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Python: How do I use the CONTINUE comand?

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I'm learning Python right now for my first language (besides a failed attempt to learn Blitz BASIC is 30 day) and I'm using the "A Byte if Python" tutorial when I came across the CONTINUE example. And like the coder I try to be, I thought up my own use for the piece of code, but when I ran it, it didn't run the same at all.
# My example
while True:
    x = raw_input('Guess a number, one through five: ')
    if x == 'next':
        break
    if int(x) == 5:
        continue
    print "Correct, type in 'next' for the next loop."

# His example
while True:
    s = raw_input('Enter something : ')
    if s == 'quit':
        break
    if len(s) < 3:
        continue
    print 'Input is of sufficient length (The end of the loop.)'

I found it did work when I changed "if int(x) == 5:" into an inequality, but I don't want an inequality for my piece of code. And lastly, I don't really understand the meaning of using the CONTINUE command. It seems to me, I could have just as easily made the loop "while x != 5:" or he could have made his loop "while len(s) < 3:" and both of us put our print statments at the bottom in an IF statment for before the loop rechecks its boolean. Could anyone give me a real-world example, only not one so advanced as would confuse a novice? Thanks in advance.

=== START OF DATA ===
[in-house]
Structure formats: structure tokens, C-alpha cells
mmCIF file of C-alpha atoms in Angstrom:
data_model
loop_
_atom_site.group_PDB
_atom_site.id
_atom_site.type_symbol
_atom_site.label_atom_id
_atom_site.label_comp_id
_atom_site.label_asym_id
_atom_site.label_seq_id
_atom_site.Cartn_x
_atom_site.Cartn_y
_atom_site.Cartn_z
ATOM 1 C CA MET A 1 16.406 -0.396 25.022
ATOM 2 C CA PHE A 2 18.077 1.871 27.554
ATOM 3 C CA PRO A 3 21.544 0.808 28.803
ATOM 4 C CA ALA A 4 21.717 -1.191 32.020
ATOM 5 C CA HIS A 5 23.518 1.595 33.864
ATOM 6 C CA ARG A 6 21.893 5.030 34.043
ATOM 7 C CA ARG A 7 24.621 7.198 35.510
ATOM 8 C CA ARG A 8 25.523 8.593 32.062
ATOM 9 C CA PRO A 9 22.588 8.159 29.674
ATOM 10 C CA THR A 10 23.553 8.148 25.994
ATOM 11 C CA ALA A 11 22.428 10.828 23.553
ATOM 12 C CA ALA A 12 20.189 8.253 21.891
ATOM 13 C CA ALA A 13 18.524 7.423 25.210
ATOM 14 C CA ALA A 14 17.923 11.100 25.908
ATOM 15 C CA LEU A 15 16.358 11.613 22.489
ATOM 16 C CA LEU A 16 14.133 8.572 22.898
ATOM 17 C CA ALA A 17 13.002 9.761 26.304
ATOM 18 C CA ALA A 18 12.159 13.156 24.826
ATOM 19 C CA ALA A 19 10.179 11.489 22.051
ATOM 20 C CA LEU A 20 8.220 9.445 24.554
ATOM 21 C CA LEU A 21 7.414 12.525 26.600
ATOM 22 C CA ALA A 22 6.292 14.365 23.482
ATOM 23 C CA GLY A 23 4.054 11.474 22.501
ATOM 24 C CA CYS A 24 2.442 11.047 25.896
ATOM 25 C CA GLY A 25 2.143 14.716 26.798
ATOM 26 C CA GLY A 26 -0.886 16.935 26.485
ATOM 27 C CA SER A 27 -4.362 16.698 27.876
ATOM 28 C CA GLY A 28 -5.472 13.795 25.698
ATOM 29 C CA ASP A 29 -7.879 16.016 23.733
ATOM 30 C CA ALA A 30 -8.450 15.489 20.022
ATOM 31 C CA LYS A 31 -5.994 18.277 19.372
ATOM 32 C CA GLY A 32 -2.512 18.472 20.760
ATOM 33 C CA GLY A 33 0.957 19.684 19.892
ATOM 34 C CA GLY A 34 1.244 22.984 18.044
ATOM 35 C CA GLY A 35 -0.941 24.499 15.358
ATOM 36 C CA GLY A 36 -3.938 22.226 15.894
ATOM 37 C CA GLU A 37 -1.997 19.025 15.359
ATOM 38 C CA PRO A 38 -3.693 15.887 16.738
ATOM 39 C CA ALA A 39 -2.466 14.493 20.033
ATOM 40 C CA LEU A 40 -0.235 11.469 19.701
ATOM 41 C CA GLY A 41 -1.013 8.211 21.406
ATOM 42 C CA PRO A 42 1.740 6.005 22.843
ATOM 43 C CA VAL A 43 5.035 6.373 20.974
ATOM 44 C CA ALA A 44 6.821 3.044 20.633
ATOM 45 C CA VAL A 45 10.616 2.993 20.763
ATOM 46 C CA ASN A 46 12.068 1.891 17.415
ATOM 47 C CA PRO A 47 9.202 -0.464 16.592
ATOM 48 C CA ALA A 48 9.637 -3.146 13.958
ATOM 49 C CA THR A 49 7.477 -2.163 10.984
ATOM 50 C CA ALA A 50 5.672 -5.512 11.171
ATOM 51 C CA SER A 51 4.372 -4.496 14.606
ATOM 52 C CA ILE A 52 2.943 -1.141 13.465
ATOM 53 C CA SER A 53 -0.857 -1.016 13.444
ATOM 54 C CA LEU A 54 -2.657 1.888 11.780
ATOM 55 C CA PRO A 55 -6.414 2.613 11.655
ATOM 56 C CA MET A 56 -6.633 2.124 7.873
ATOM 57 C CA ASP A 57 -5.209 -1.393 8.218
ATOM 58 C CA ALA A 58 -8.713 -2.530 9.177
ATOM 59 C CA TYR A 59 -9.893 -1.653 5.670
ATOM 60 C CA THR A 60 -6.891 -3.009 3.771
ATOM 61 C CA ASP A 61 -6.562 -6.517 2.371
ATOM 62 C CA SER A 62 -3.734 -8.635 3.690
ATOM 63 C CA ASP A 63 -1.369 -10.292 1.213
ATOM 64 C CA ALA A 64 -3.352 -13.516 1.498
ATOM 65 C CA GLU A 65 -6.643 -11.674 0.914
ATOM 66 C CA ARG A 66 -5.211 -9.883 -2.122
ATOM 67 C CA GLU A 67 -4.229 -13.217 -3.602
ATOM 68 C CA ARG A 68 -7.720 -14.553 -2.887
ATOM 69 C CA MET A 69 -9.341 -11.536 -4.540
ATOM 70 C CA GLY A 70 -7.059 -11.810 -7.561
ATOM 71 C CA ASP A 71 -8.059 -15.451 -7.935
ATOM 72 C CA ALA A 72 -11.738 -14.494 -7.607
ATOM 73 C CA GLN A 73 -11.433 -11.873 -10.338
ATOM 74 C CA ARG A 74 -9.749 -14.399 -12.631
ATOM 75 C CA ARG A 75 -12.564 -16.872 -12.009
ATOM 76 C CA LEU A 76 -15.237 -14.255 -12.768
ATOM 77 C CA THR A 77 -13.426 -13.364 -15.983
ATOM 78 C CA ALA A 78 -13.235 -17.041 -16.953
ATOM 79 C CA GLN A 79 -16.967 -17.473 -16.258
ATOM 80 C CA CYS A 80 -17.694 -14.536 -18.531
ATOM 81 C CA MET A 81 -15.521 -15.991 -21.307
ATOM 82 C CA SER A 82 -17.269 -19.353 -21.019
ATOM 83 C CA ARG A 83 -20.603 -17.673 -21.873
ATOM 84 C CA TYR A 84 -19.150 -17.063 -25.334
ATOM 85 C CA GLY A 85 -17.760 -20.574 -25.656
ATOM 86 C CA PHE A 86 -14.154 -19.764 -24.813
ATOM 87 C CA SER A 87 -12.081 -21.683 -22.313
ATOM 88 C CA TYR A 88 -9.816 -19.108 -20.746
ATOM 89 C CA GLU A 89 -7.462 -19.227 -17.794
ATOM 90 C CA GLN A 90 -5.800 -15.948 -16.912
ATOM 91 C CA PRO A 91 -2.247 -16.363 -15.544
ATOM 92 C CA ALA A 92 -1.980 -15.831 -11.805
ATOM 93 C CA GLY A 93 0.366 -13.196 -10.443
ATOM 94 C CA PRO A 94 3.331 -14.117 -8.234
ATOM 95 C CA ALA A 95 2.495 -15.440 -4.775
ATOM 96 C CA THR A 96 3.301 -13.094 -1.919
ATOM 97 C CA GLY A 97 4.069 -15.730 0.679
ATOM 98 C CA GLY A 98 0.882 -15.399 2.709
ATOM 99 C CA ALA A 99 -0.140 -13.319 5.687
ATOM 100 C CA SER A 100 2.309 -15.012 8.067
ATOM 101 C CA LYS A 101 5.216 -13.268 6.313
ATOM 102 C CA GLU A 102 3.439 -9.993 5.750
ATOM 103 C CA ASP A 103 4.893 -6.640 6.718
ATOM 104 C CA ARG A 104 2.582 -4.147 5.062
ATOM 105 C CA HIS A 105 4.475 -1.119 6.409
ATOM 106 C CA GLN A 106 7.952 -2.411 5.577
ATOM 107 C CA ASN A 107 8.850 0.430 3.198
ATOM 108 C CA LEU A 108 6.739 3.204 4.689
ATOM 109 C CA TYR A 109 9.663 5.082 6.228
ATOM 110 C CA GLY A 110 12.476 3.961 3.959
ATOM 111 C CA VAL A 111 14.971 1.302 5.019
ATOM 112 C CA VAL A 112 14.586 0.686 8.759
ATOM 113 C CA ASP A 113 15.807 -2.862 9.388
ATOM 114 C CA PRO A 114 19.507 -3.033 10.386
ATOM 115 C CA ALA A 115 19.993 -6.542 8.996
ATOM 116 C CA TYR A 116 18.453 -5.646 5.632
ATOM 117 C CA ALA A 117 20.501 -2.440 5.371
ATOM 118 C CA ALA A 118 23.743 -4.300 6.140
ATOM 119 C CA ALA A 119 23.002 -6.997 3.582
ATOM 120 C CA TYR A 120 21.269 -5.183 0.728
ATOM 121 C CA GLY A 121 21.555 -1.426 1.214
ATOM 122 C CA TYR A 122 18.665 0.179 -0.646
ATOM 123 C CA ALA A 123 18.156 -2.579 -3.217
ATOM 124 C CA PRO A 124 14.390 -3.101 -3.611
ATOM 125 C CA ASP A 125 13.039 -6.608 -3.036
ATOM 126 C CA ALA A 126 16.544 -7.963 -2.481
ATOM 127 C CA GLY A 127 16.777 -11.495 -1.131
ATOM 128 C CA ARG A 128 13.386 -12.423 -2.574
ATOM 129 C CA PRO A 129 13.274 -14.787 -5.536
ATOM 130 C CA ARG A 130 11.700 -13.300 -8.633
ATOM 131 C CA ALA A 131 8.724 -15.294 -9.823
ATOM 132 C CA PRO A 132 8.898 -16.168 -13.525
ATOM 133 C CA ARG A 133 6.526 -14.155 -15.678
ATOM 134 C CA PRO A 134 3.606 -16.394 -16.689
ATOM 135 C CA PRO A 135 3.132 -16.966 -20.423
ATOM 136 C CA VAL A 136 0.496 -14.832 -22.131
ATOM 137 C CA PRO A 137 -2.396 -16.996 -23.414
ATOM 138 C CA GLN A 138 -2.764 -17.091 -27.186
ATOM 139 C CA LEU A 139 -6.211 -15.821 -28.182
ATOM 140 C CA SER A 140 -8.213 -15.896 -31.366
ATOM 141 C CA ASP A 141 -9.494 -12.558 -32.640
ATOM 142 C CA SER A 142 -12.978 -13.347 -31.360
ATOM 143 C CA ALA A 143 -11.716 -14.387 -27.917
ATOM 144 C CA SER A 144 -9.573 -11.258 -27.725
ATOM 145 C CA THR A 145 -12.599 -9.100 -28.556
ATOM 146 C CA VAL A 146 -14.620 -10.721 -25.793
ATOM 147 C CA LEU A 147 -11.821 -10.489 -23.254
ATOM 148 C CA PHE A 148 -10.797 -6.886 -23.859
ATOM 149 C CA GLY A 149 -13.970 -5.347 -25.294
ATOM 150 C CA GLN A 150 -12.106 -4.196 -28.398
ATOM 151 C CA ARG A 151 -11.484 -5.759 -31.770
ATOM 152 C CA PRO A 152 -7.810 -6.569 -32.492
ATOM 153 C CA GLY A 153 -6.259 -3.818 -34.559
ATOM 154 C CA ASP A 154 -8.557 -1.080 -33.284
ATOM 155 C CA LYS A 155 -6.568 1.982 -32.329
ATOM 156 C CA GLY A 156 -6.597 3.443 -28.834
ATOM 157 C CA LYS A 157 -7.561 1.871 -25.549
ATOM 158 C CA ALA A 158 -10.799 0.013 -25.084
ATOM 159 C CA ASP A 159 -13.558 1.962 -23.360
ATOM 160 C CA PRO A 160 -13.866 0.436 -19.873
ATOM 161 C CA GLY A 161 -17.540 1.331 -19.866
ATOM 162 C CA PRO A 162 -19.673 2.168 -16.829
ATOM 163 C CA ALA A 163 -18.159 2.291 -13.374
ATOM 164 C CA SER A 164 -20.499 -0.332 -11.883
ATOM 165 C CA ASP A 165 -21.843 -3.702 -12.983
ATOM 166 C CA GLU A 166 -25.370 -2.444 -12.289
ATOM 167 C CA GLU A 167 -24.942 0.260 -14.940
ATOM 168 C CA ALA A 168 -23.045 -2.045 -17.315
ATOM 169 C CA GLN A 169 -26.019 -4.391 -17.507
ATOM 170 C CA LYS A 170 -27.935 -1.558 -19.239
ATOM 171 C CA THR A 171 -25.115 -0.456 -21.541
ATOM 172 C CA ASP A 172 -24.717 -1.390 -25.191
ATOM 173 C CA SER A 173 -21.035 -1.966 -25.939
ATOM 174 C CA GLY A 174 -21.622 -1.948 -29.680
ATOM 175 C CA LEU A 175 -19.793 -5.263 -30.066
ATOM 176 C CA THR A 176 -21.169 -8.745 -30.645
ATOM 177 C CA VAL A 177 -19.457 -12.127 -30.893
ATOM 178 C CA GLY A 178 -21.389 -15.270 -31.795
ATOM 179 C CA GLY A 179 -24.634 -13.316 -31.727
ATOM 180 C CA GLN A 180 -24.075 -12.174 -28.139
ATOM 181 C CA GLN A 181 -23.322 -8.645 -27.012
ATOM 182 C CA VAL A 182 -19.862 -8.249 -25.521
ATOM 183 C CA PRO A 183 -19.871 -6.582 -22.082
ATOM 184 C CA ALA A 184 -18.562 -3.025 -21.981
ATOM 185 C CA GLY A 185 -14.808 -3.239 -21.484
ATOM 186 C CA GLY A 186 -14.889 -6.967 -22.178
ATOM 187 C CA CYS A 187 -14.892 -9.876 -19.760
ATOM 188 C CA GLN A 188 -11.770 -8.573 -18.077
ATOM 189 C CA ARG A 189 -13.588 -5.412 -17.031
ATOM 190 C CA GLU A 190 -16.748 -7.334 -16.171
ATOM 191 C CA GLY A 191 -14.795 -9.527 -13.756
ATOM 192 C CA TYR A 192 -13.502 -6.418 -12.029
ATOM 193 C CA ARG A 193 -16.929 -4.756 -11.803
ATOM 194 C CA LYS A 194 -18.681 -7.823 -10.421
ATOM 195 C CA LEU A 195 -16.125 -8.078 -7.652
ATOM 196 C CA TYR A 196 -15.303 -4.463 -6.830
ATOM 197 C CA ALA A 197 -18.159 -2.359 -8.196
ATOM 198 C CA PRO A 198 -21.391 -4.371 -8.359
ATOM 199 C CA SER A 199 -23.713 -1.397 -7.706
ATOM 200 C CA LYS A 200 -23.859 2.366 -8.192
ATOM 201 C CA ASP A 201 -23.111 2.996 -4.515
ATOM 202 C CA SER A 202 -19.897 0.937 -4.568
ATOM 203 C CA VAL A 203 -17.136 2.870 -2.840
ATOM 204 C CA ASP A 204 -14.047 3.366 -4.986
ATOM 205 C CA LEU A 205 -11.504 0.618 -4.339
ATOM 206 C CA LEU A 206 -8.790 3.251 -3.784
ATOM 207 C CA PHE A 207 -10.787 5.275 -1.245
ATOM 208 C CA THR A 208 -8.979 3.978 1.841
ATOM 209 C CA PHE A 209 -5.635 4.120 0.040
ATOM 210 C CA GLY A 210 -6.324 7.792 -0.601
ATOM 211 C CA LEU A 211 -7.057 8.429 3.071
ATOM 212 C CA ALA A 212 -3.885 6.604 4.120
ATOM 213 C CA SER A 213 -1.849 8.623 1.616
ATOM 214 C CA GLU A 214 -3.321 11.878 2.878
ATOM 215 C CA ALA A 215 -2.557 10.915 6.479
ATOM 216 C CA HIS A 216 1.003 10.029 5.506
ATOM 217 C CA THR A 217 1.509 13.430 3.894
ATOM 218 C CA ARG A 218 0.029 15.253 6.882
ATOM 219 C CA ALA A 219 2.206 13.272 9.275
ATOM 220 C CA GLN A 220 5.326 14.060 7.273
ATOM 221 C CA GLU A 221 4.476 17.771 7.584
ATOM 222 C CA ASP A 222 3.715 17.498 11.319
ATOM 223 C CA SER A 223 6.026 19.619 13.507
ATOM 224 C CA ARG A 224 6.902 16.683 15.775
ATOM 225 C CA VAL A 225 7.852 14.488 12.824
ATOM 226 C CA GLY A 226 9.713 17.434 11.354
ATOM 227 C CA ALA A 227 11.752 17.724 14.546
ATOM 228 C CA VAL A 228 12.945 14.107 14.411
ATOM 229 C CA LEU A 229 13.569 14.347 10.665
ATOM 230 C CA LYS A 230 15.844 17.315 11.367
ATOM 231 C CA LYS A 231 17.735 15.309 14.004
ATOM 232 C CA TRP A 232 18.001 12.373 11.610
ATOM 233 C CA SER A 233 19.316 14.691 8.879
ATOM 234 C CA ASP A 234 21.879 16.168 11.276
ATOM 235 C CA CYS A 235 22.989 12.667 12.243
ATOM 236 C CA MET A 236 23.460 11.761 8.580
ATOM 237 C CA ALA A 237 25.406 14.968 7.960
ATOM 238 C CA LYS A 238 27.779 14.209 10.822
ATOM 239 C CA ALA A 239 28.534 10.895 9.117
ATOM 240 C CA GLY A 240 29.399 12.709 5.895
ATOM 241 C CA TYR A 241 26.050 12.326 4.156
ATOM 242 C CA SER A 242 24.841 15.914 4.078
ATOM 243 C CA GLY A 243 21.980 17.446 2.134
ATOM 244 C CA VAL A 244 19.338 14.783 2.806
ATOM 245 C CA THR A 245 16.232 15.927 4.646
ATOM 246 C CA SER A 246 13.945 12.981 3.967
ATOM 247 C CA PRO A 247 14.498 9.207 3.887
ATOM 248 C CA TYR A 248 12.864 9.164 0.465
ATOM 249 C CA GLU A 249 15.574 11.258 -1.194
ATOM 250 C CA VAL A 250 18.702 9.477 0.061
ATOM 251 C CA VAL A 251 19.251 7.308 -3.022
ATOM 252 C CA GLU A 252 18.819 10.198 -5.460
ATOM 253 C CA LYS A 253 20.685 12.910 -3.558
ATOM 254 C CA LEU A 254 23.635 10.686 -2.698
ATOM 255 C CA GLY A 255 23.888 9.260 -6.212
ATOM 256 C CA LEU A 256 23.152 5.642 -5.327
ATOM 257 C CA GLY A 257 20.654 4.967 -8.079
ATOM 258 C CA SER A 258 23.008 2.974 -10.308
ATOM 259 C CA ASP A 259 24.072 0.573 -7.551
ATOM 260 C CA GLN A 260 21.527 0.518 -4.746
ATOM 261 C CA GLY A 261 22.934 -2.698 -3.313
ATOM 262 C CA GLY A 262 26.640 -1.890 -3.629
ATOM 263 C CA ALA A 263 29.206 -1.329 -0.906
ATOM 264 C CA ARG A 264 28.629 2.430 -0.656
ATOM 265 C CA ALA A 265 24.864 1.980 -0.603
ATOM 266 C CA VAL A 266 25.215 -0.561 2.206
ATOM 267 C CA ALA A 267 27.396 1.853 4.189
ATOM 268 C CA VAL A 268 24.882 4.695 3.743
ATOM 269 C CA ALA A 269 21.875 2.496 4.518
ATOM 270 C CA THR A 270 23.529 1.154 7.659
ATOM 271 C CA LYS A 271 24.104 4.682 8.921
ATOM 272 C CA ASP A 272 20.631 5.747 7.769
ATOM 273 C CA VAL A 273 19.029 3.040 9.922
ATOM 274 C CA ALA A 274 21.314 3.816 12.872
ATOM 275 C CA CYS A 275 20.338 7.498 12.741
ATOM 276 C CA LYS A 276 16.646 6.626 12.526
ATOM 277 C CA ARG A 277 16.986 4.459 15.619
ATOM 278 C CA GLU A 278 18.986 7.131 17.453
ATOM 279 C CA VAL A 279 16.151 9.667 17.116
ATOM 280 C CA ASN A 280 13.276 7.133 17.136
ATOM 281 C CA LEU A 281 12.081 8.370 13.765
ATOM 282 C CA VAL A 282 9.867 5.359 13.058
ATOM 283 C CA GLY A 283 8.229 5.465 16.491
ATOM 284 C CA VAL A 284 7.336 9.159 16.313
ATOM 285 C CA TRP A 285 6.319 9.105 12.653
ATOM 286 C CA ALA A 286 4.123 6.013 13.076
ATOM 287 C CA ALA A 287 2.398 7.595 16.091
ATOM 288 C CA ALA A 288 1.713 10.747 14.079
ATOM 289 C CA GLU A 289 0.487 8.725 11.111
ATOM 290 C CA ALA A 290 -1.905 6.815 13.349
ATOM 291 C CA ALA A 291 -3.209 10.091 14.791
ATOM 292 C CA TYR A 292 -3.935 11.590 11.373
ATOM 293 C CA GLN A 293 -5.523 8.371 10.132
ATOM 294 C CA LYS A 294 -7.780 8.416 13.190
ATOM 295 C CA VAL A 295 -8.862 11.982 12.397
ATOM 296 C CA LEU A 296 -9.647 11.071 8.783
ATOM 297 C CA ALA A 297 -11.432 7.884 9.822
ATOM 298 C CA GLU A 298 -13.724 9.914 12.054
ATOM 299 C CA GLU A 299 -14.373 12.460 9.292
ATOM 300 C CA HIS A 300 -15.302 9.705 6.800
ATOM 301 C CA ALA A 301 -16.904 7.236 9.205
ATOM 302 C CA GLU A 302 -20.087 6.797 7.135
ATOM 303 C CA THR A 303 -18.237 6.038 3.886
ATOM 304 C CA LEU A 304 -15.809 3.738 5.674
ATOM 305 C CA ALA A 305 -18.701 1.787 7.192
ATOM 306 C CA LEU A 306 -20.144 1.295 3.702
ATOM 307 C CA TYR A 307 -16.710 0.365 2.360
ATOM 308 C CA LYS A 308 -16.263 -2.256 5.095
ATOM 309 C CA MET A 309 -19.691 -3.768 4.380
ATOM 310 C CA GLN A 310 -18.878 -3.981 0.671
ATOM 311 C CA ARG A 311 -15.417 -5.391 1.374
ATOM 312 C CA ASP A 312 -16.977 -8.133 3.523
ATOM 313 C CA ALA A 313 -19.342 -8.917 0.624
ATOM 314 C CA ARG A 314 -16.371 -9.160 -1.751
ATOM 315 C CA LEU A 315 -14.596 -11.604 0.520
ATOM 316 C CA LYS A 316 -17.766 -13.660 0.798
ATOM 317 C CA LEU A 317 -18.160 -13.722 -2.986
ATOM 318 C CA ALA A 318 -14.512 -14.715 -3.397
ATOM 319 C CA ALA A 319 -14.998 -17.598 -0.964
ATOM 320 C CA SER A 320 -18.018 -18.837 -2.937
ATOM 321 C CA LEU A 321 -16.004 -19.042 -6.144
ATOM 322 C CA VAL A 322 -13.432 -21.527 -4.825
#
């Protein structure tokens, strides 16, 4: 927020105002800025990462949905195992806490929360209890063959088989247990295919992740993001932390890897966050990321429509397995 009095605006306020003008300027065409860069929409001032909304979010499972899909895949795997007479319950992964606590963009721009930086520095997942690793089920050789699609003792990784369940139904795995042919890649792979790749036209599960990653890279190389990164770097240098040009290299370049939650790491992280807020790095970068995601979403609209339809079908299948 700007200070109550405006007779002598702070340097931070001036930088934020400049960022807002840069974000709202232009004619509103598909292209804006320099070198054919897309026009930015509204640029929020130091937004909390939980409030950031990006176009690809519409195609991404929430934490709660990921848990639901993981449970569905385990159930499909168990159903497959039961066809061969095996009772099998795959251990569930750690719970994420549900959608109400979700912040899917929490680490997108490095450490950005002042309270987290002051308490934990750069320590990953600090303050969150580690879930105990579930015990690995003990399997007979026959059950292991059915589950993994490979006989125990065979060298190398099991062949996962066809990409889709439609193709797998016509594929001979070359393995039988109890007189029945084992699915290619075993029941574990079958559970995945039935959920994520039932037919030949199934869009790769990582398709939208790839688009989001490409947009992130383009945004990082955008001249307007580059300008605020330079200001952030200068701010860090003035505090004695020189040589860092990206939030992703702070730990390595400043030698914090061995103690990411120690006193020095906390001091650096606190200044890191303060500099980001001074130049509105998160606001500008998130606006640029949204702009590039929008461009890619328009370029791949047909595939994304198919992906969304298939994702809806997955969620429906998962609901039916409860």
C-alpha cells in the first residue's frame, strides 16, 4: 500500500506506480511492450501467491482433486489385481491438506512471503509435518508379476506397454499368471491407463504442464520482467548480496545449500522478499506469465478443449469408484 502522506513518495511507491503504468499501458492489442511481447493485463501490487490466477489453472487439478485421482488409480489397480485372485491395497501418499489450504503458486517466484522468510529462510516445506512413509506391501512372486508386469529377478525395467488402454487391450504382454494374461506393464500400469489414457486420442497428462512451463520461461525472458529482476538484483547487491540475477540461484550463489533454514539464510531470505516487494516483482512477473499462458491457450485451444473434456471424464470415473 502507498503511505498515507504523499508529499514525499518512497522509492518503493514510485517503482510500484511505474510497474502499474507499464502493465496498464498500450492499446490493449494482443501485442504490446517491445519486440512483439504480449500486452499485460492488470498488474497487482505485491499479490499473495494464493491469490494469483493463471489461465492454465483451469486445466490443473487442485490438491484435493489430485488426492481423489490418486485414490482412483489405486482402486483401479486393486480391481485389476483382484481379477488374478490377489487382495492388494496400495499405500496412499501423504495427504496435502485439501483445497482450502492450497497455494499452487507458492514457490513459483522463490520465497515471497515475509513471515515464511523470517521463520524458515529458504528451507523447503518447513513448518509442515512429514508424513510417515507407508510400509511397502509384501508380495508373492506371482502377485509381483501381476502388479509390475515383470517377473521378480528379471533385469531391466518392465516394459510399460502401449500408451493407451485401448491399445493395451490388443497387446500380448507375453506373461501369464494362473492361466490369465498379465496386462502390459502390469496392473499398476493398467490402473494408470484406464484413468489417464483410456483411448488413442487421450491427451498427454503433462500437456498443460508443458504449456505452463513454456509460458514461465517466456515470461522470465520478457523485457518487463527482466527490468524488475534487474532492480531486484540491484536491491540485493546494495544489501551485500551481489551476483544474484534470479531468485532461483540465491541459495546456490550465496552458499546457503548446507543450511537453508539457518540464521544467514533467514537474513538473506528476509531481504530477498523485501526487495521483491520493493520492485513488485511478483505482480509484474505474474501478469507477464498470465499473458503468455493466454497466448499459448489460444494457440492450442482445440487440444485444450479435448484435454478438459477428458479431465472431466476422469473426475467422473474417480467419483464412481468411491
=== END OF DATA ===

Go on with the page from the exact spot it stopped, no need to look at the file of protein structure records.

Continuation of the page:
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continue example. It's in C++ but is applicable to Python as well.

It's a trivial example, but it's not too often that you really need to use a continue. However, it can also be very convenient in the right situations.

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It's not a "command"; it's a statement. I don't think I'll ever understand why beginners keep calling every language feature "a command", in every language. x.x

The difference is, if you make "his" loop 'while len(s) < 3:', then the first time that there is input that's long enough, it will *stop looping*. A 'continue' allows the loop to continue as long as the loop condition is met. It immediately goes back to the top of the loop, in the same way that 'break' immediately goes to the code just after the loop.

Also, a while loop checks the condition at the *top* of the loop. In the original example, 's' hasn't been assigned anything when the loop first starts, so you couldn't use 'while len(s) < 3' because it will try to call 'len' with something that doesn't yet have any meaning. (This will raise UnboundLocalError.)

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Ah I see, thank you both . . . but there is still one more question to be answered:

Why didn't my code work like his?
In his code, the loop reiterated at the continue statment as the boolean was false, but in mine in ignored the continue and went on no matter what the condition. Why?

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Continue has nothing to do with the loop condition. It merely says, "skip the rest of the code in this loop". Both examples here use the continue to skip the following print statement. 'sufficient length' is 3 or more, so he prints that out when the if check fails. You are doing the opposite, hoping for the print when the check is successful.

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